As a side, this blog has been a little quieter than usual, a little more down than usual. Here’s hoping for a steady gait over the next while. And I hope all is well with all of you.

When the birds fly

Just outside our front door, in a pot with a dead plant in it, we found a bird’s nest.

After seeing a few nests ravaged on our property I assumed this one was destined with the same fate.

The children watched for the mother bird, she was a rare sight, always in her nest and only every so often would she venture out. It took time to find out what type of bird she was because she was such a recluse. She’s a long-billed wren.

Finally, one morning we heard the faintest of chirping coming from the nest. I began to hold my breath. Would the raccoons or squirrels get to the new birds? Would the crow that tore the nest in our cedar tree to pieces last week find this one as well? My son wanted to move the nest, bring it somewhere safer, but of course all we can do is stand idly by and watch how it plays out.

The next morning we were amazed at how much stronger the voices were coming out of the nest. They had grown so much overnight. Still, no matter which way we twisted ourselves we couldn’t see inside the nest–they are amazing builders!

Two days later I found a dead baby bird on our walkway. The nest was silent. I was certain they were all gone. How wonderful when later that afternoon the nest came to life with sound! They were alive!

For days we watched the mother bird fly non-stop gathering food. The moment she took a breather they began screaming for her. I was exhausted watching her. And I was shocked to see she had a partner. There were two birds flying from the nest. My research tells me these birds mate for life. The male stays during the whole incubation process bringing the mother food, and then helping to feed the new ones.

For some you a sight like this is commonplace, but for a city girl like me this was all new and very exciting! Once, as a child, we had found a pigeon (perhaps a robin–I can’t quite recall) with a broken wing on the sidewalk of a busy underpass. We brough the bird home and my dad patched him up (he was studying animal behavior at the time). We kept him on our back porch in a box until he was able to fly on his own. I had name the bird Gigi.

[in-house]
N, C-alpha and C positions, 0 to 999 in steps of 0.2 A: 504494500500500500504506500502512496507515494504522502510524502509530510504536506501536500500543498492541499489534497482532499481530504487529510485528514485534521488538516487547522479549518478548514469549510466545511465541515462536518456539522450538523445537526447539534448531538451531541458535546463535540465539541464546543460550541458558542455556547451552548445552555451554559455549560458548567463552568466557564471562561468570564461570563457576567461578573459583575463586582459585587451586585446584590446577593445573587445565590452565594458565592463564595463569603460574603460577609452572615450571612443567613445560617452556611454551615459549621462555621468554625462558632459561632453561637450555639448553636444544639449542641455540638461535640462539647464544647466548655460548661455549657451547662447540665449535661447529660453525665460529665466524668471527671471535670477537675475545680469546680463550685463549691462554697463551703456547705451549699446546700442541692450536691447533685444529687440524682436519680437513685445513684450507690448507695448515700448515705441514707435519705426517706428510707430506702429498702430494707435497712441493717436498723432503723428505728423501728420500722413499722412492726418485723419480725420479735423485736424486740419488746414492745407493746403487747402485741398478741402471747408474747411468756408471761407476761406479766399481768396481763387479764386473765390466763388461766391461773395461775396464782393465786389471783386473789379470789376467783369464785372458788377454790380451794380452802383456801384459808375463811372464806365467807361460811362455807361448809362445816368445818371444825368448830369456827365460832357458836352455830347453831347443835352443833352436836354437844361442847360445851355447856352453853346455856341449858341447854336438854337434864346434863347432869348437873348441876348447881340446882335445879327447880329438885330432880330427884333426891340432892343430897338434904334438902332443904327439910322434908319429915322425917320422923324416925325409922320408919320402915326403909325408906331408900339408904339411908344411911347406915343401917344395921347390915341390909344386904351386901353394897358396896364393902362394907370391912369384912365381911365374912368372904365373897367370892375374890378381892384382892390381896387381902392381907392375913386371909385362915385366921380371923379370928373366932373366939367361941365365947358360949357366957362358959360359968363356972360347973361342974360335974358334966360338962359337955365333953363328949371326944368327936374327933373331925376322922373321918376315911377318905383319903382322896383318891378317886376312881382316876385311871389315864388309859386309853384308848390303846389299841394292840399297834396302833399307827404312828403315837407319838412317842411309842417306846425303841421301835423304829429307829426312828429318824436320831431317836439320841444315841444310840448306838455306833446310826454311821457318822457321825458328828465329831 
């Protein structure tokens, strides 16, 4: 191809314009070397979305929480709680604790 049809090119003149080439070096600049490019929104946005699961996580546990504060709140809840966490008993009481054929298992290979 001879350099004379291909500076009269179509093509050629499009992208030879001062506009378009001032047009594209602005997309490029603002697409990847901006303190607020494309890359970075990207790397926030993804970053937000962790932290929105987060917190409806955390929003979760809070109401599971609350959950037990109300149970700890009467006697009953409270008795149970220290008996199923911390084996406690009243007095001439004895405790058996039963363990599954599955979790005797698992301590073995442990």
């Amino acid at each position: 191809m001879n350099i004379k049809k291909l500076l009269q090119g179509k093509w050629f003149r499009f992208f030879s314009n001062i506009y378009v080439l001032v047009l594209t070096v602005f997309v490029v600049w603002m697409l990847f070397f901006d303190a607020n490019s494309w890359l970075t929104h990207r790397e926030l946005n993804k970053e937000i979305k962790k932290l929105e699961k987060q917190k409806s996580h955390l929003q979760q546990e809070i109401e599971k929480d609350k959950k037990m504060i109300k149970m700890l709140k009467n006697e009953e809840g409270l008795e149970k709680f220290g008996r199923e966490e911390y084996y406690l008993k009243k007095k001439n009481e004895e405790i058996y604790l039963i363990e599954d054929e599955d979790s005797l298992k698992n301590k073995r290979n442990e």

The mother and father wren were very diligent parents. The moment one of us approached they would perch on the brick wall and wait for us to leave before either re-entering the nest or flying away. We waited and waited for a glimpse of these baby birds.

Last weekend, I came out to throw something in the recycling bin. There were seven baby birds all over our front porch. Some were on the walls, on the ground, in the potted plants. They were scuttling around, trying out their feathers, stretching their wings, finding flight. The parents went into an uproar at my approach, and I quickly backed away.

The whole process took about an hour and half and then they were gone. I snuck back for glimpses of them, bringing one child at a time with me.

We saw them for forty-eight hours around our yard, in trees and bushes, getting stronger and stronger. Now we’re left with an empty nest. It’s gotten so quiet around here, I had become accustomed to constant shrill.

My neighbor, who has shared the experience with us, insists that this must find a way into one of my stories. Perhaps it will. Or maybe the only story I needed to tell was this one here. Only time will tell.

How about you: Do your every day experiences find way into your writing? How often do you use nature in your stories, if at all?

 

 

 

A memory

When I began writing I had no idea how to find other writers. None of my friends or family wrote, and I had studied science in school. I went on-line and I looked up writing groups in my area. I found one that met once a month in a library close to my home.

I was the youngest person there, by far. They were retired men and women who gathered to write and read to each other. I remember feeling so awkward, so out-of-place. I was young, in my twenties, what had I lived through to tell to these people? But, I returned again and again for almost a good year.